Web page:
But all that ended when the Deepwater Horizon rig exploded and collapsed into the Gulf of Mexico. The world started watching MMS, Congress held hearings, and Obama reorganized the agency. The attention did the trick. There will be no more skipped inspections, waived reviews, or delayed repairs. In the aftermath of the disaster, both the oil companies and the newly reorganized and renamed Bureau of Ocean Energy Management, Regulation, and Enforcement will do anything they can to avoid another major spill. Just as with airline security after the 9/11 terrorist attacks, the Gulf waters became a lot safer the day after catastrophe struck.

There will no doubt be more reform of the rules and agencies regulating offshore oil drilling, including in the energy bill coming out of Congress. Given the first response from the White House and the close attention from the news media, however, there is little safety gain to be had from maintaining the moratorium on offshore drilling.

"The United States Should Save Its Oil for Later."

Nonsense. The idea of conserving resources for the coming world of peak oil seems appealing at first, but it does not survive close scrutiny. The first problem is that it would require the United States to abandon its free trade policies and return to the two-tier system of oil pricing that was in effect decades ago.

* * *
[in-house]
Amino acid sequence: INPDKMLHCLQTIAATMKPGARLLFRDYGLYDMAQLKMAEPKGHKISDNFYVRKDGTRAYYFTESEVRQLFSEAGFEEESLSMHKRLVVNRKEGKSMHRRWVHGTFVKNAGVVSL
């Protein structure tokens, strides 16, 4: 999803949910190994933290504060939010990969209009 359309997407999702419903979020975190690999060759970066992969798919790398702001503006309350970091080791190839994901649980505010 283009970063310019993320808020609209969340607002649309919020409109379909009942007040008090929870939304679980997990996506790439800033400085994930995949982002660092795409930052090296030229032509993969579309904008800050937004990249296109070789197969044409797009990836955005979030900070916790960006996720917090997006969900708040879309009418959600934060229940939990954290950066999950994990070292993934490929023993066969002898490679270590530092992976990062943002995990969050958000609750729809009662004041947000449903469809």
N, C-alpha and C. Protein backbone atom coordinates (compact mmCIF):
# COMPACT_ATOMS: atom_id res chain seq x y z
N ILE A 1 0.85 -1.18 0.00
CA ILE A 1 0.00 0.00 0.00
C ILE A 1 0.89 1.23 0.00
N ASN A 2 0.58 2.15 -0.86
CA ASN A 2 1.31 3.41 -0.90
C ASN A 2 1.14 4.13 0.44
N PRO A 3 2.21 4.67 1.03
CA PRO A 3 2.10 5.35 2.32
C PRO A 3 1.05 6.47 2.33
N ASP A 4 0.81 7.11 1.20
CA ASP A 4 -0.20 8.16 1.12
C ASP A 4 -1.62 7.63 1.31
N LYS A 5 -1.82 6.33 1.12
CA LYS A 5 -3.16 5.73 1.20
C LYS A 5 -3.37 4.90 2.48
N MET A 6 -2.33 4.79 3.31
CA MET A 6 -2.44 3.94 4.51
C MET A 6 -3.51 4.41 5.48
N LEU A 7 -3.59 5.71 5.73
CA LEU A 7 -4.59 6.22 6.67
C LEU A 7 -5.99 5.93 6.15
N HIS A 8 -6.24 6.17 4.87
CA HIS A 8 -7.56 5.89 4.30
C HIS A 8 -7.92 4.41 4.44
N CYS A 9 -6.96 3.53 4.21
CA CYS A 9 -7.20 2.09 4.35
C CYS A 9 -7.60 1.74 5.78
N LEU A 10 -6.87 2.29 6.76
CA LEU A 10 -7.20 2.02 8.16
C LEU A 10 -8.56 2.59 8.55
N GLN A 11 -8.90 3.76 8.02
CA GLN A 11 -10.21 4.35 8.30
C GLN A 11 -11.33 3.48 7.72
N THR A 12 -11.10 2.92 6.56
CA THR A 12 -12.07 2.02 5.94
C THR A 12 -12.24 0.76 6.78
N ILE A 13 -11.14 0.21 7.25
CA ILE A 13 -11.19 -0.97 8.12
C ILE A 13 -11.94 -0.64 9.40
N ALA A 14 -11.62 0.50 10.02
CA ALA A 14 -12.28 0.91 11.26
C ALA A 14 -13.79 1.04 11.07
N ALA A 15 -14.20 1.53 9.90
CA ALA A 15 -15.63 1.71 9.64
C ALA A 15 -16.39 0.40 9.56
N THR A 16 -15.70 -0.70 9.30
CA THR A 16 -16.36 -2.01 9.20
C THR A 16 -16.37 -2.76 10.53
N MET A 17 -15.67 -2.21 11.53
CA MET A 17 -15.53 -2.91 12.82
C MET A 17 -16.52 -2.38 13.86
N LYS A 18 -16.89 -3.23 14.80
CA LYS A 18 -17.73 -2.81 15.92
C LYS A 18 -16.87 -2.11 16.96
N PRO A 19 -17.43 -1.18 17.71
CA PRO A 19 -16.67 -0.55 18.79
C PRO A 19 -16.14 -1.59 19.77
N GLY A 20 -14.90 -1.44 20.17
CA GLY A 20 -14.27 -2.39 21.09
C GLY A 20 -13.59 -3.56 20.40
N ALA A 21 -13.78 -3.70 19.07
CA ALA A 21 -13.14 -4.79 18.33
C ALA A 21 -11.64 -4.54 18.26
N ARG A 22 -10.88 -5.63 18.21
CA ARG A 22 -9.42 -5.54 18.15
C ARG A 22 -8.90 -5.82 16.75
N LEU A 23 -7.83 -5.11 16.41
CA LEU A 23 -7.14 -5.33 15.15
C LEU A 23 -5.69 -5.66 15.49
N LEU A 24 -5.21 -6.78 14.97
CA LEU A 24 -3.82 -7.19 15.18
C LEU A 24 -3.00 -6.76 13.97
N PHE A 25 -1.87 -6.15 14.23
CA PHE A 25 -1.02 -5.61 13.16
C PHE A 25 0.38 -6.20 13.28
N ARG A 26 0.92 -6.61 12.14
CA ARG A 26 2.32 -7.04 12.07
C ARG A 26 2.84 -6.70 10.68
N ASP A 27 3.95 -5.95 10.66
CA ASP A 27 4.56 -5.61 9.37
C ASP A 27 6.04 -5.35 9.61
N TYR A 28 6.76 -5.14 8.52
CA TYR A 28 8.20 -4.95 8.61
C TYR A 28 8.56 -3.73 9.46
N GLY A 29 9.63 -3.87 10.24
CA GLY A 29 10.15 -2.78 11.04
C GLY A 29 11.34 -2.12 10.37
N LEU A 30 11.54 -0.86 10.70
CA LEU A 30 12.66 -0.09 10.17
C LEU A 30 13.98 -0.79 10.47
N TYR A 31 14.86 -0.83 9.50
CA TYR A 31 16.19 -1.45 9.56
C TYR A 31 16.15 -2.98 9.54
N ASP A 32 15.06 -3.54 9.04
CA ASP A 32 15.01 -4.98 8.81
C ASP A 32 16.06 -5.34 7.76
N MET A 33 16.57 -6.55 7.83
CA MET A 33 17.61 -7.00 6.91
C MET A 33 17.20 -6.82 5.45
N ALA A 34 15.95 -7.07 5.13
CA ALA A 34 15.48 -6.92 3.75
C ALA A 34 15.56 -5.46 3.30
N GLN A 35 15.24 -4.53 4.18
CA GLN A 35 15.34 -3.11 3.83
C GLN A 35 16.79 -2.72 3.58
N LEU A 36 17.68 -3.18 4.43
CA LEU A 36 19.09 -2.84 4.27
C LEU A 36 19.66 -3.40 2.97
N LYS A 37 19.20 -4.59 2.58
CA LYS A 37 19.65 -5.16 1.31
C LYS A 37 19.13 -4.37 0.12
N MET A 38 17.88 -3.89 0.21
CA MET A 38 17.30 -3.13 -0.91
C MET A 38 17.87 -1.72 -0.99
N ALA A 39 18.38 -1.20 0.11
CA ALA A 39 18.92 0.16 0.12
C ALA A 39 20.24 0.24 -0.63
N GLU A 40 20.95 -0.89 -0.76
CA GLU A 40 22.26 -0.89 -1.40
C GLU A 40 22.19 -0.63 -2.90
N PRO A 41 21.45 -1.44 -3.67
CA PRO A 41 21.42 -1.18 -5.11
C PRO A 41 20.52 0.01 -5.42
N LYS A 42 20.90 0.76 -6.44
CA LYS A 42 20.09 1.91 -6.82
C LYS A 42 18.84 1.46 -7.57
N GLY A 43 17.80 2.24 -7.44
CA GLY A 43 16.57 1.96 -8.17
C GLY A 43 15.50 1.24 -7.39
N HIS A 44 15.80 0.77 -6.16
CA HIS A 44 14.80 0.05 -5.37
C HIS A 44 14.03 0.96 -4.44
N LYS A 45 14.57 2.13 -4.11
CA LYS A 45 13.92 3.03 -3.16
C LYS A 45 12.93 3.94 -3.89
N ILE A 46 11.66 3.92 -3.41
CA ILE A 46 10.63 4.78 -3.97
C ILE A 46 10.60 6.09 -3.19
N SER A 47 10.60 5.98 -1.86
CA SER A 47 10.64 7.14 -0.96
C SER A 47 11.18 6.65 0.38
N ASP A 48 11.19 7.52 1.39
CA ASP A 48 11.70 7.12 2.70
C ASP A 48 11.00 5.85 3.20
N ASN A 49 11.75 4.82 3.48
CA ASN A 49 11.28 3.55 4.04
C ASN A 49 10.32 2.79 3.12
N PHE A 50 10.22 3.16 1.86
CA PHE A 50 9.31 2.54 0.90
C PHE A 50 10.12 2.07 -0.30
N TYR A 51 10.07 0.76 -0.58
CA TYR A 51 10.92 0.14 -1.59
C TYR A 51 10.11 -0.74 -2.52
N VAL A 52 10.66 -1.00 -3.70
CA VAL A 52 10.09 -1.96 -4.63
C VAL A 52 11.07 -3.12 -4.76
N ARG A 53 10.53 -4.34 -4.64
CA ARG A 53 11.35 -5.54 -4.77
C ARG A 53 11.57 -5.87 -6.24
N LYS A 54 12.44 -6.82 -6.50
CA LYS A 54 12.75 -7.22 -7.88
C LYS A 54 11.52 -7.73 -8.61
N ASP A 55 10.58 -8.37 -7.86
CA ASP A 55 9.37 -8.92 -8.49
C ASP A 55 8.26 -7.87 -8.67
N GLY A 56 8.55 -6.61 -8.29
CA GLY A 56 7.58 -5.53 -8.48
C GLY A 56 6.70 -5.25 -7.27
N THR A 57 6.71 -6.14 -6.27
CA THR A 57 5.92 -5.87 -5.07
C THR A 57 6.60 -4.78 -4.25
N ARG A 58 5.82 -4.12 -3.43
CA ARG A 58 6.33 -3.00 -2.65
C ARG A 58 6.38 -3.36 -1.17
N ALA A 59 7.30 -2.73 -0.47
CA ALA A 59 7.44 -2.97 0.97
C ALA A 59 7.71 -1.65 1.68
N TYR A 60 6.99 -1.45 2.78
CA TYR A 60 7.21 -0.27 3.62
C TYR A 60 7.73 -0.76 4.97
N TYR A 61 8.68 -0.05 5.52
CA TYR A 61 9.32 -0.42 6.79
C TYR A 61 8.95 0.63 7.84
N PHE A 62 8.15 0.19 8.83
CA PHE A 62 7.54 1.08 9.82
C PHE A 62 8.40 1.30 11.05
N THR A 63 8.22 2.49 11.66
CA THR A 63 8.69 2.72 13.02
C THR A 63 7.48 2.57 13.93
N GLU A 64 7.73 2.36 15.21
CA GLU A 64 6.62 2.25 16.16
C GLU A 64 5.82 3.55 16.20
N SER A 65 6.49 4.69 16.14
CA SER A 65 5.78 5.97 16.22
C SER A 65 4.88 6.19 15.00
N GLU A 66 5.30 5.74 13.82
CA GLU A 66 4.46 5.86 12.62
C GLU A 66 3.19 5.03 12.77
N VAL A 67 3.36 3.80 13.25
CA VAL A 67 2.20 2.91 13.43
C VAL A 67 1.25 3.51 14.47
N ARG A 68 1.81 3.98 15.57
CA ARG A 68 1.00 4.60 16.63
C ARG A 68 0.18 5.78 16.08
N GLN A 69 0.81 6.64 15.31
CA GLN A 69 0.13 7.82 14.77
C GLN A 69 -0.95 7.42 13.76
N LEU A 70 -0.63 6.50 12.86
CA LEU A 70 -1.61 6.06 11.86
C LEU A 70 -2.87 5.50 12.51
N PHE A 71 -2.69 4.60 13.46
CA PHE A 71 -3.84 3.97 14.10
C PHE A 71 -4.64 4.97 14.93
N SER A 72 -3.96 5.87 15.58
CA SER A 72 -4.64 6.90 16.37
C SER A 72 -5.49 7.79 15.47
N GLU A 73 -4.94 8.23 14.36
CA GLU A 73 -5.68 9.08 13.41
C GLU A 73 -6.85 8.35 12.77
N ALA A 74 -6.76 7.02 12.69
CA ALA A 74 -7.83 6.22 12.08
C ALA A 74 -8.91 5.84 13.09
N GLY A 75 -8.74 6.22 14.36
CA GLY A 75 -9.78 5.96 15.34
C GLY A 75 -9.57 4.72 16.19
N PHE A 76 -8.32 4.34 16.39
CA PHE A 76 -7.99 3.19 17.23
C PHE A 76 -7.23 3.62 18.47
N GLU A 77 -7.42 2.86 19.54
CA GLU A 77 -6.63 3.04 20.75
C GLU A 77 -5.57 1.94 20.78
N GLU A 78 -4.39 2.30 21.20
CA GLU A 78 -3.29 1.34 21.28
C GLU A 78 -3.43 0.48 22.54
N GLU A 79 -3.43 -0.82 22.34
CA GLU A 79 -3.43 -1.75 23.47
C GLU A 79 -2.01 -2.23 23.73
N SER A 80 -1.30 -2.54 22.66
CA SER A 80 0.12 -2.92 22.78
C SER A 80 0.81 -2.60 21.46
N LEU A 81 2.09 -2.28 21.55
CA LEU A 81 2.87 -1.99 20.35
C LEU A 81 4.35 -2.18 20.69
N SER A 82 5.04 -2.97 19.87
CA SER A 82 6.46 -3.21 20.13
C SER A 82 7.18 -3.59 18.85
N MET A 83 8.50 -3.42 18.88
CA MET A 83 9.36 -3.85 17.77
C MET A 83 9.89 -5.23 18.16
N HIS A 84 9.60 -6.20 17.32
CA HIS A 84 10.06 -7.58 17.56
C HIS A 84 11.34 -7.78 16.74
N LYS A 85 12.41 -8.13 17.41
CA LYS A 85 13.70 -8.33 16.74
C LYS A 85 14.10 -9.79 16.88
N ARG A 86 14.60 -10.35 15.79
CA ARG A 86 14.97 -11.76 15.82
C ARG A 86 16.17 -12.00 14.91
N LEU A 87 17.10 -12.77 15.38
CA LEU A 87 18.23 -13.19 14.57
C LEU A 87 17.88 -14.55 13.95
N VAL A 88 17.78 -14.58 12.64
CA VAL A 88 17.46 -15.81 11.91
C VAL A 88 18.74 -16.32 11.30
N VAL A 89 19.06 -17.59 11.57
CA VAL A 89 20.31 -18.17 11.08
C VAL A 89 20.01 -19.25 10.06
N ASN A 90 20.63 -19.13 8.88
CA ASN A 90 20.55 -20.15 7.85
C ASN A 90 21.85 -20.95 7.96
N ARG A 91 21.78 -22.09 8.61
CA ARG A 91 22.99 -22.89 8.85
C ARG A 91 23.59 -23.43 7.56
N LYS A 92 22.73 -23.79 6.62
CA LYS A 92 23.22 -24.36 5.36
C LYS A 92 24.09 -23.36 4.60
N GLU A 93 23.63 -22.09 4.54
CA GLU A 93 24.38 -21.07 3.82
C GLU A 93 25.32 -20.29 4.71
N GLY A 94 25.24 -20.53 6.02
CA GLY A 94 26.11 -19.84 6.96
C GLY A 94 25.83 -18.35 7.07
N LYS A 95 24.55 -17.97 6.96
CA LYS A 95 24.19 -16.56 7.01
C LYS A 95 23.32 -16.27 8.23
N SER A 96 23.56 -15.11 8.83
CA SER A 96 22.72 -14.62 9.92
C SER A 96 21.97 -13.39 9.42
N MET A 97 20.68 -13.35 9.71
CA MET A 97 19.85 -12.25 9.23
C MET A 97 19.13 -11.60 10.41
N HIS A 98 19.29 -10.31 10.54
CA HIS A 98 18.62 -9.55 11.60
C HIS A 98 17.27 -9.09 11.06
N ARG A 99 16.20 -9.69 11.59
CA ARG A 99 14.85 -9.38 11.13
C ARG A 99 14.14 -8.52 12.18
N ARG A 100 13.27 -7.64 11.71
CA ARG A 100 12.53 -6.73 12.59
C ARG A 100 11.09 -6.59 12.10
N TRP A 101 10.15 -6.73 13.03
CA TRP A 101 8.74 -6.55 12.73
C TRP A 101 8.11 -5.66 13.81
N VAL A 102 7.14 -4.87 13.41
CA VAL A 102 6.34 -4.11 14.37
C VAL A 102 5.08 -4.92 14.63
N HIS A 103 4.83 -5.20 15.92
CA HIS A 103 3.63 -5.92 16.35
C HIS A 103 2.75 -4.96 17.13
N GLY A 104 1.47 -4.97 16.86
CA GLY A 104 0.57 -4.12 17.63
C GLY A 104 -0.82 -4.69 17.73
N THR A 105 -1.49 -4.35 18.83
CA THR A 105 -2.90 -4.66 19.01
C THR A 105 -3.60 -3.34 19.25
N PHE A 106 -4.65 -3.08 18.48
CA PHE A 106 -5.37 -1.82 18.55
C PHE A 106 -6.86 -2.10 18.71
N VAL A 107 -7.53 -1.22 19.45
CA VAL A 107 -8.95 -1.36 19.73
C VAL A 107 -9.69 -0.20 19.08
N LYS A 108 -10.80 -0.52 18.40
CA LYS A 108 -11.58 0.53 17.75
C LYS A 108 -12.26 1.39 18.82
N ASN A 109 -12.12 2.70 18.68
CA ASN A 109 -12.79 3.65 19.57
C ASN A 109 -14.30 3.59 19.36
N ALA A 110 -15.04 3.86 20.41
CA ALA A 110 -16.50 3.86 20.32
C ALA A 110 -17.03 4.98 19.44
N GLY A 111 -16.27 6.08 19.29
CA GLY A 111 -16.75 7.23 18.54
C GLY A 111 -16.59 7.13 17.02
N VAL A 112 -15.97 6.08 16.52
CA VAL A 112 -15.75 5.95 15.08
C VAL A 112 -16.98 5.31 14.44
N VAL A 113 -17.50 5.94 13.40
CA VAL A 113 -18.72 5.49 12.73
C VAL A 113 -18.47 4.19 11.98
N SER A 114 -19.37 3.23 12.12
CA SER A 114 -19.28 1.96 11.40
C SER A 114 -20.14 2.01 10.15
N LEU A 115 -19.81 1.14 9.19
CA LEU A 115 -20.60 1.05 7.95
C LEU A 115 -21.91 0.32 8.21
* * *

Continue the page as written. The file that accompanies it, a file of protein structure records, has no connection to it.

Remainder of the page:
Keeping the oil for later use would have no effect if, once it was finally pumped out of the ground, it sold at free market rates. There is no point in hoarding if you are going to share your hoard freely with the world when it is needed. So the United States would have to return to the system of price controls that President Reagan abolished in 1981: U.S. oil would be sold to American customers at a reduced price, while world oil prices would continue to surge upward.

The problem with price controls is that they send consumers the wrong message. If there is a shortage of oil, the last thing the government should do is to encourage oil consumption by creating artificially low prices. A two-tier pricing system would make consumers happy in the short run, but it would cause a lot of harm over the long term.

The second problem is that peak oil is probably coming a lot sooner than most people think. A growing number of academic studies suggest that though peak oil is not about to strike the world's unprepared economies immediately, it is a problem that we will have to face within a decade or two.

Using different methods and assumptions, scientists have offered a range of predictions. Pessimists, such as retired Princeton University geology professor Kenneth Deffeyes, think we have already hit peak oil and that world production will start declining soon. Optimists, such as the U.S. Geological Survey's researchers, argue that peak oil might not arrive until 2037. Probably the most realistic prediction comes from the UK Energy Research Centre, which says that it is most likely to arrive between 2020 and 2030 -- probably late in the decade.